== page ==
Have you seen the new trend? How to deep mulch the garden with hay? Or maybe, it’s just new to me.
Yes, I thought it was silly at first too. My husband thought I was crazy to even try to deep mulch especially with hay. He kept telling me the hay would seed and make the weeds grow like crazy but you know what? It didn’t!
A few years ago, we gave up the traditional tilling method and started container gardening. First, I put a layer of weed control fabric. You know, the stuff that only works for a short time. The weeds start growing on top of it. Then, we added a layer of crushed gravel around our raised beds hoping to control the weeds. This worked for a few months but the weeds quickly got out of control everywhere except where I deep mulched around the tomatoes.
This year, I decided to deep mulch the whole garden even the path around the beds. Sceptics kept telling me I would make the weeds worse, but you know what? It works like a charm!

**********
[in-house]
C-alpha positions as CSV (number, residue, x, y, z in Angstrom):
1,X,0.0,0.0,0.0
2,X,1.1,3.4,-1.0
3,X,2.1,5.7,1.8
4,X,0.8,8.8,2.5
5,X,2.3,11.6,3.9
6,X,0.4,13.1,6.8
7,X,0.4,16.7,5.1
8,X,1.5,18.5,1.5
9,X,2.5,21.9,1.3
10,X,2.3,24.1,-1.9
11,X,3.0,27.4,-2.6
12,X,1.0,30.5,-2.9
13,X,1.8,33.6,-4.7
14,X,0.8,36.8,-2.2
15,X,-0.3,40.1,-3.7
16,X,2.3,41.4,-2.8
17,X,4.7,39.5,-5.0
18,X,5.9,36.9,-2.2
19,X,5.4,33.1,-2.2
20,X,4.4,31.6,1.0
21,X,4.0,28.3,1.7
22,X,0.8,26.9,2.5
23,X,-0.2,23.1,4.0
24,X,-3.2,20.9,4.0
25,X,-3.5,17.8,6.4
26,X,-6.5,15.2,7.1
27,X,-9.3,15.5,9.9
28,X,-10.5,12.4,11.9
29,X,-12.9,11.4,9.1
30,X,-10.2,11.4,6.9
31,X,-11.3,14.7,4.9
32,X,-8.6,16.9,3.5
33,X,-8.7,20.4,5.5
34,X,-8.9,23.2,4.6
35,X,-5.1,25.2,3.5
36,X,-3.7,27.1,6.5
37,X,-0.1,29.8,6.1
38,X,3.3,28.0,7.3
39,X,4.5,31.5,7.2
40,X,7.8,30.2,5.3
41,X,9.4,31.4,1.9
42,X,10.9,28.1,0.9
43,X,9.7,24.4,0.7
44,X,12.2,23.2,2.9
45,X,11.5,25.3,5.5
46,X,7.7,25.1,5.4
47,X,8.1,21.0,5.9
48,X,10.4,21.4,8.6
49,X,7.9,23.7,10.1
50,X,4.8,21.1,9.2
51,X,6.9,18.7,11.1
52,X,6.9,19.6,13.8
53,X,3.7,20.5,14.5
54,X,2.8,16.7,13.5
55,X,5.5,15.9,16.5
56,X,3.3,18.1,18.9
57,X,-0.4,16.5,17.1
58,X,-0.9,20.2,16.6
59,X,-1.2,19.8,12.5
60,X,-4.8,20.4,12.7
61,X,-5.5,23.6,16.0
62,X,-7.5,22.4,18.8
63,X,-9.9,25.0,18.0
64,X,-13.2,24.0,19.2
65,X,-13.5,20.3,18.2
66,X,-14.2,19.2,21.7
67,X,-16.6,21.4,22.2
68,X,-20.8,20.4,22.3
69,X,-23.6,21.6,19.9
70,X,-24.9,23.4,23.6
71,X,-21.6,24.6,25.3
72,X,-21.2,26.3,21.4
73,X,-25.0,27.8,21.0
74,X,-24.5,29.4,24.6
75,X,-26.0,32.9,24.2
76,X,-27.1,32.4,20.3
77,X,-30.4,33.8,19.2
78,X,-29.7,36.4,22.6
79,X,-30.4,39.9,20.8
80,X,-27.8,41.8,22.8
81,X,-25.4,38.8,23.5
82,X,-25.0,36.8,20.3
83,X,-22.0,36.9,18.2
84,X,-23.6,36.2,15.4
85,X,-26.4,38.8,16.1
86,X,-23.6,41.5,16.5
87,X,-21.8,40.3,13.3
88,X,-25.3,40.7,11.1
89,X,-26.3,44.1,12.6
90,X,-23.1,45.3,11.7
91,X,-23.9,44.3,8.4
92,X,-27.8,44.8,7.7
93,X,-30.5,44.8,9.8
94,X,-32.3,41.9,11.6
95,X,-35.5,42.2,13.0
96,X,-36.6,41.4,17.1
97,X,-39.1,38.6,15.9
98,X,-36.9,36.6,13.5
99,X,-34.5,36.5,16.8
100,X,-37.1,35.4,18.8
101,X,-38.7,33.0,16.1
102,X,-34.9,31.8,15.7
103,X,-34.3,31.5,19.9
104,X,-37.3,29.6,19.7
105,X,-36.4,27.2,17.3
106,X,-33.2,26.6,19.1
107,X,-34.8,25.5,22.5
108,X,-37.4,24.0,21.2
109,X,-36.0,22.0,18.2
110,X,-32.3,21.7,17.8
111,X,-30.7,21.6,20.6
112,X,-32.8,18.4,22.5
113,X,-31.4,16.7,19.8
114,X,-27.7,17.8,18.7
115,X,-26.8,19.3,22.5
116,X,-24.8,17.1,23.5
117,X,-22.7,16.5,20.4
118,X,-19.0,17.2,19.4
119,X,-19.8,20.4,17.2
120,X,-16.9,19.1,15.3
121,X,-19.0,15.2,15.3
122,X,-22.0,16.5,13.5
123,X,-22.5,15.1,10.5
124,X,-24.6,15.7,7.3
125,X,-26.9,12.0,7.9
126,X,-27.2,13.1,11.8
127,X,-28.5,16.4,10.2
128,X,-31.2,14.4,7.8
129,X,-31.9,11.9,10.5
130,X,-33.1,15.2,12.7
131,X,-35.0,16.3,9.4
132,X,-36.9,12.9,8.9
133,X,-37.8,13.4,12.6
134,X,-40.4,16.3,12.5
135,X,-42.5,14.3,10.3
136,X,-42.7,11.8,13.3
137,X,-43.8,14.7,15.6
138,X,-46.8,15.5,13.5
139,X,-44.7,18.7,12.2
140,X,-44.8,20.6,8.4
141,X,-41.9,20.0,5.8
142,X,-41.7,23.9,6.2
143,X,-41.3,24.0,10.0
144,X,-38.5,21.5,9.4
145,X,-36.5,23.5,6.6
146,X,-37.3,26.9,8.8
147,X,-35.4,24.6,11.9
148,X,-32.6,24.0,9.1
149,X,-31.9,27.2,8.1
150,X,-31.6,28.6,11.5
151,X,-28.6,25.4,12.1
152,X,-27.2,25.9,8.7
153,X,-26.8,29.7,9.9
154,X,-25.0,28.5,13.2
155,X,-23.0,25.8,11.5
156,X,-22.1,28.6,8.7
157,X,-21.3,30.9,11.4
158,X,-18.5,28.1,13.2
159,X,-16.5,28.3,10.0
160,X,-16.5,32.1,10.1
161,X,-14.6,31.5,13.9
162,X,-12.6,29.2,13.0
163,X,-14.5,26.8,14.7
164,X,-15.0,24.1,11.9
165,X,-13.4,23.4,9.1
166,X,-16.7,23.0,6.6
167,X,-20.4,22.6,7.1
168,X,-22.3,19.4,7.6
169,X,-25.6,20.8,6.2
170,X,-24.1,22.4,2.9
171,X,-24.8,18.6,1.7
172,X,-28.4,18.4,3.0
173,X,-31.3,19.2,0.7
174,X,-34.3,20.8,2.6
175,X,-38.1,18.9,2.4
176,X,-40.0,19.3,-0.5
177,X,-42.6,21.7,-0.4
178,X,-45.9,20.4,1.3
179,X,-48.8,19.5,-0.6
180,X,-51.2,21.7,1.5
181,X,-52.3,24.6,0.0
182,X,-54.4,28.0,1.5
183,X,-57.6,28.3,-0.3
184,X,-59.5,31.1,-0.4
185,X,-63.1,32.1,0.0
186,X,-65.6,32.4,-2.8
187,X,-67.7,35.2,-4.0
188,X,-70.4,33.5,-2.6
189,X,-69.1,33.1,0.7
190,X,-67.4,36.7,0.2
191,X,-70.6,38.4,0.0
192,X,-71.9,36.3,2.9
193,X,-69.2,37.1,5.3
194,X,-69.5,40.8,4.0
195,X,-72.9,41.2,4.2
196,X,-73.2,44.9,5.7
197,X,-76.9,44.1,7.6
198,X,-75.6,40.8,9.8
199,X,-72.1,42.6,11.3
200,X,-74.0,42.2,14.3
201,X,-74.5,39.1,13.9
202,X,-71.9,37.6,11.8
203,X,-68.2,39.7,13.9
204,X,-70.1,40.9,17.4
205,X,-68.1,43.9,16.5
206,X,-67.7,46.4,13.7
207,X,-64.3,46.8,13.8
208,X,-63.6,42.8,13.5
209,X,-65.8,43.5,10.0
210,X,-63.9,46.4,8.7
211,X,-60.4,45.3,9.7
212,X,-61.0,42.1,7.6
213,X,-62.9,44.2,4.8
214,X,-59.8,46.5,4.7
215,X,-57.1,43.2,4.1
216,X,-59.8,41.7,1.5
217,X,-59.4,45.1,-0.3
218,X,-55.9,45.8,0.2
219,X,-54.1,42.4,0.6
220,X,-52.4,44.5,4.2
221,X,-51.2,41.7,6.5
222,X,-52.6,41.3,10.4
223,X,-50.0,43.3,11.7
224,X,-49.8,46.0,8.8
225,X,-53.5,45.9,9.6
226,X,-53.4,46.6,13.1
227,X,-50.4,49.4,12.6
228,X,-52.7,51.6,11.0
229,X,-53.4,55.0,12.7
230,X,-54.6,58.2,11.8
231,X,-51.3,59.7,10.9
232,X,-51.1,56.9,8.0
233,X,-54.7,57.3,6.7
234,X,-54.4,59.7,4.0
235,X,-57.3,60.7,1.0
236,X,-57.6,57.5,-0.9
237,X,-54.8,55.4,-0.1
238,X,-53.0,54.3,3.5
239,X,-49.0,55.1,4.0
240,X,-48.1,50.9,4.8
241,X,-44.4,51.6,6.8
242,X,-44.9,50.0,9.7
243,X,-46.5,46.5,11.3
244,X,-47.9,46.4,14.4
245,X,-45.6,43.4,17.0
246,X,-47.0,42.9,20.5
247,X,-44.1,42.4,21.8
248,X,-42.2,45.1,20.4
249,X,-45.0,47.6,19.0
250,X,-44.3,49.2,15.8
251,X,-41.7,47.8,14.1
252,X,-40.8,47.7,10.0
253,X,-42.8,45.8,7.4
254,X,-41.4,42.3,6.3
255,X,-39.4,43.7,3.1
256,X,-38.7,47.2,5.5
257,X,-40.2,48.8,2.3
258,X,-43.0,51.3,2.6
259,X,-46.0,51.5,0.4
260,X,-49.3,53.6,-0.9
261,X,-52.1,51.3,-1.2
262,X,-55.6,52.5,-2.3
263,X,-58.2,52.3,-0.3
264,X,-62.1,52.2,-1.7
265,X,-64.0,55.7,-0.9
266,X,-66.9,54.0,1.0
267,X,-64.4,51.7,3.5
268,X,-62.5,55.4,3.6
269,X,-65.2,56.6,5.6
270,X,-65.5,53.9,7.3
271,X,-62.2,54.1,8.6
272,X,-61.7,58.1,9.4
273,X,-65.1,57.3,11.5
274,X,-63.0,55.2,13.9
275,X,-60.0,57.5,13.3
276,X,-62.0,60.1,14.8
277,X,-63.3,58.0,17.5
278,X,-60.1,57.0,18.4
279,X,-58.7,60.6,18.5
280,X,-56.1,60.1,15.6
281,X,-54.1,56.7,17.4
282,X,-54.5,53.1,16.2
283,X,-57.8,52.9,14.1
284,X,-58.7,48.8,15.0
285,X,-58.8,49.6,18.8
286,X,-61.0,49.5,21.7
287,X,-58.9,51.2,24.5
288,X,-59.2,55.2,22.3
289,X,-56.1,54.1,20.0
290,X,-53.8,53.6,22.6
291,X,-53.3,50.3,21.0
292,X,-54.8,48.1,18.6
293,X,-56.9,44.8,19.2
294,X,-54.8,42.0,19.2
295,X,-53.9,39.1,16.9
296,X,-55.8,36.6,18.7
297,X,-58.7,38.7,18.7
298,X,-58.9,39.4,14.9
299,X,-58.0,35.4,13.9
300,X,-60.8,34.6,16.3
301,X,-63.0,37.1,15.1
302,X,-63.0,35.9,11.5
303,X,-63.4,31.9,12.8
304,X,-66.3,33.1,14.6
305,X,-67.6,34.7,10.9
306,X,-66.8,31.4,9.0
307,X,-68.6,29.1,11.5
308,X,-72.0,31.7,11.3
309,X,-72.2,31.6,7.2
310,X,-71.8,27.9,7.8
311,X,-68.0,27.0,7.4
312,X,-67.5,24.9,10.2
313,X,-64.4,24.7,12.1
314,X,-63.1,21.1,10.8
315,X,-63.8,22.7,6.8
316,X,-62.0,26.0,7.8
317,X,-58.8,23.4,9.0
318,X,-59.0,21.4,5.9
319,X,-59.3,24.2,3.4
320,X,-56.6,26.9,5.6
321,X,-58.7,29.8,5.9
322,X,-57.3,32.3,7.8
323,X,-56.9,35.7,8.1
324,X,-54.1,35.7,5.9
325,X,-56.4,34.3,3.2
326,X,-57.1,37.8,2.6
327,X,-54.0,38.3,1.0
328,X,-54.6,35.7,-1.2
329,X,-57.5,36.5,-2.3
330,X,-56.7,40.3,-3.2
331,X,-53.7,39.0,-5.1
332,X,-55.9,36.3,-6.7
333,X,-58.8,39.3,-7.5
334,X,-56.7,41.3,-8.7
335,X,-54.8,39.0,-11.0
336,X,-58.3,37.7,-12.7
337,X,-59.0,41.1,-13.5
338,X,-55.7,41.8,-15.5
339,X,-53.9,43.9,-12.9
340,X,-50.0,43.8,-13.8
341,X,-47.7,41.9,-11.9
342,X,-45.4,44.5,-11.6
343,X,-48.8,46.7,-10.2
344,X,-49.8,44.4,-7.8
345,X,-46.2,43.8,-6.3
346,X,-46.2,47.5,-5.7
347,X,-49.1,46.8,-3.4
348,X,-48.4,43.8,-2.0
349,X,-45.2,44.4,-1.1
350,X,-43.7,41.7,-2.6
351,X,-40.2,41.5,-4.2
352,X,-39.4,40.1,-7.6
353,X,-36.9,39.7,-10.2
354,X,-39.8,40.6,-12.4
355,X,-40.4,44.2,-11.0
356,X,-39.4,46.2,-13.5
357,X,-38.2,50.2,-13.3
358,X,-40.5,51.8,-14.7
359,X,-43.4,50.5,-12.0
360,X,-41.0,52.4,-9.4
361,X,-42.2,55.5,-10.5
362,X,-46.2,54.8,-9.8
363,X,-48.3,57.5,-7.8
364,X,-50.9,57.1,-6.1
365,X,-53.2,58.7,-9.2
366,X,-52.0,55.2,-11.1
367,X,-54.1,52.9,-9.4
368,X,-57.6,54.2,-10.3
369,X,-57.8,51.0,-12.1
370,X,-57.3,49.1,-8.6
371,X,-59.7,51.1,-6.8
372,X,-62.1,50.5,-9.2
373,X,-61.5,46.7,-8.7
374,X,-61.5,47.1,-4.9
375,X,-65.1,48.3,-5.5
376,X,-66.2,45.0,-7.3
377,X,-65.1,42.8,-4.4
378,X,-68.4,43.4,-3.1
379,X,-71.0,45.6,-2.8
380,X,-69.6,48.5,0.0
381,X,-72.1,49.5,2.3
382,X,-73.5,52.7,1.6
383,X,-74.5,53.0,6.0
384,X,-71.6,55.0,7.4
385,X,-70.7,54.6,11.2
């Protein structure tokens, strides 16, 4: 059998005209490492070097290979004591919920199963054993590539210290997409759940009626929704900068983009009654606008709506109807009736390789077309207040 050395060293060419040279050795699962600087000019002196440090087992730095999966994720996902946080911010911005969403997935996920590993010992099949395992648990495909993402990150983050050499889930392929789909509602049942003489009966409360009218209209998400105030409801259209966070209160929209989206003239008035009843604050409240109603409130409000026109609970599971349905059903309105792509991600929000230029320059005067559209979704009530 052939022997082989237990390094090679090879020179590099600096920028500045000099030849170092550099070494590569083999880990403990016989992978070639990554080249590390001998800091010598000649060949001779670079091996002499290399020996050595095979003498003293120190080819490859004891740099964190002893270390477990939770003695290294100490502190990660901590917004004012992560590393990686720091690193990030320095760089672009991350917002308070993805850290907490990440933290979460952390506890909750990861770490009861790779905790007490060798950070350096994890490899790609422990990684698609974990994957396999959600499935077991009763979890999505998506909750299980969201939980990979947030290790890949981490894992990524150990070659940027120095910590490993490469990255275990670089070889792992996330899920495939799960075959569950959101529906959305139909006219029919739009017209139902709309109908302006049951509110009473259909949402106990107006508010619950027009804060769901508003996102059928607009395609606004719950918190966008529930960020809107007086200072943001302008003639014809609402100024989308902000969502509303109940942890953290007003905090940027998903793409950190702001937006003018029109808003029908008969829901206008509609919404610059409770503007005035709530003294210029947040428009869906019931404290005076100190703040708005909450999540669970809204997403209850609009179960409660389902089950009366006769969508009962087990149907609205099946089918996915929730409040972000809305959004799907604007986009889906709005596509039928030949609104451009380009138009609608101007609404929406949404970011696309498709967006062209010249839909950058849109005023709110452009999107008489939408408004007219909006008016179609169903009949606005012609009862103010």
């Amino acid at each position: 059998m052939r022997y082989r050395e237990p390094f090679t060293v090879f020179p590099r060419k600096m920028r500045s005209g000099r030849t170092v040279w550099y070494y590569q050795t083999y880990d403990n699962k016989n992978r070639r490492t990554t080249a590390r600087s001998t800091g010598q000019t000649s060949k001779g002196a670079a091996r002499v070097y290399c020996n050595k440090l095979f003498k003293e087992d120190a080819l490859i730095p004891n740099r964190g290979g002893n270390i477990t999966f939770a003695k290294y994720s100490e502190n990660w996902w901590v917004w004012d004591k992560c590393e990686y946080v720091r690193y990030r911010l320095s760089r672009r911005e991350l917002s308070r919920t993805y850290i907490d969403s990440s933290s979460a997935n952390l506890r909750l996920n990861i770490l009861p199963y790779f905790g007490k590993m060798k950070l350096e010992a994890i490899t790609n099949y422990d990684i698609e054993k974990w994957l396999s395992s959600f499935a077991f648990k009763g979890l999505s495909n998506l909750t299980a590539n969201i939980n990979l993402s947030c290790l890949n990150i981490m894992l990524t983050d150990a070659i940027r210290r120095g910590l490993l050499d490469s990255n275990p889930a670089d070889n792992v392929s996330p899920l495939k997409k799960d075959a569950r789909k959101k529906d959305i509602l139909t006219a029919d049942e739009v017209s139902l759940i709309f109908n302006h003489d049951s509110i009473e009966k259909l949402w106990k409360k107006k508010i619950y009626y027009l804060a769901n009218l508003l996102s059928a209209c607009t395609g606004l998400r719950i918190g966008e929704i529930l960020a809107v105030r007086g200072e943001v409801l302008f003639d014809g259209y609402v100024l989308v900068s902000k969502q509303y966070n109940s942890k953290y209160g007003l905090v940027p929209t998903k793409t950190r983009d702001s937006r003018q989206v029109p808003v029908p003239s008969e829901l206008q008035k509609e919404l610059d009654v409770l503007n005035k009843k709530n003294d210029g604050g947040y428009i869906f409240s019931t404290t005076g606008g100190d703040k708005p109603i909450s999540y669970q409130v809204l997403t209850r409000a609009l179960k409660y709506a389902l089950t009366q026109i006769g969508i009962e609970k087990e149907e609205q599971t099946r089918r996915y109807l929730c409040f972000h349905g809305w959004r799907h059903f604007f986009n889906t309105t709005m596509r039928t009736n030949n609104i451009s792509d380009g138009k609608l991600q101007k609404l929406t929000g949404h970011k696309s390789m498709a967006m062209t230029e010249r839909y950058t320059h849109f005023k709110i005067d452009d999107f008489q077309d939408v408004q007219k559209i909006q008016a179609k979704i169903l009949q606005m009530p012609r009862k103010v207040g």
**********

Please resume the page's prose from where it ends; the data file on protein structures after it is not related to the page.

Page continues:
I love spending time in my garden now! Here’s the steps we took this year to keep weeds at bay and it’s been the easiest gardening year we’ve ever had.
- Prepare the beds in spring by pulling any weeds that have grown since the last season (this is minimal).
- Add new soil.
- Weed eat any grass or weeds that have grown around the bed or fence.
- Add a layer of deep mulch all over the area, about 8 – 10 inches. Hay, straw, or leaves can be used. I choose hay because I have it in my barn for cattle.
- To plant, spread the mulch apart, leaving a strip of dirt.
- Plant seeds as normal.
- As the seedlings pop up, pull the mulch around them to block weeds and conserve water.
The mulch keeps the soil more moist so less watering is needed. I have to add more deep mulch 2 or 3 times in the growing season but that’s so much easier than constantly weeding the garden. We’ve even had some pretty good storms and the hay has stayed in place.
At the end of the season, I cover the beds with chicken poo and leave it to fertilize during the dormant months.
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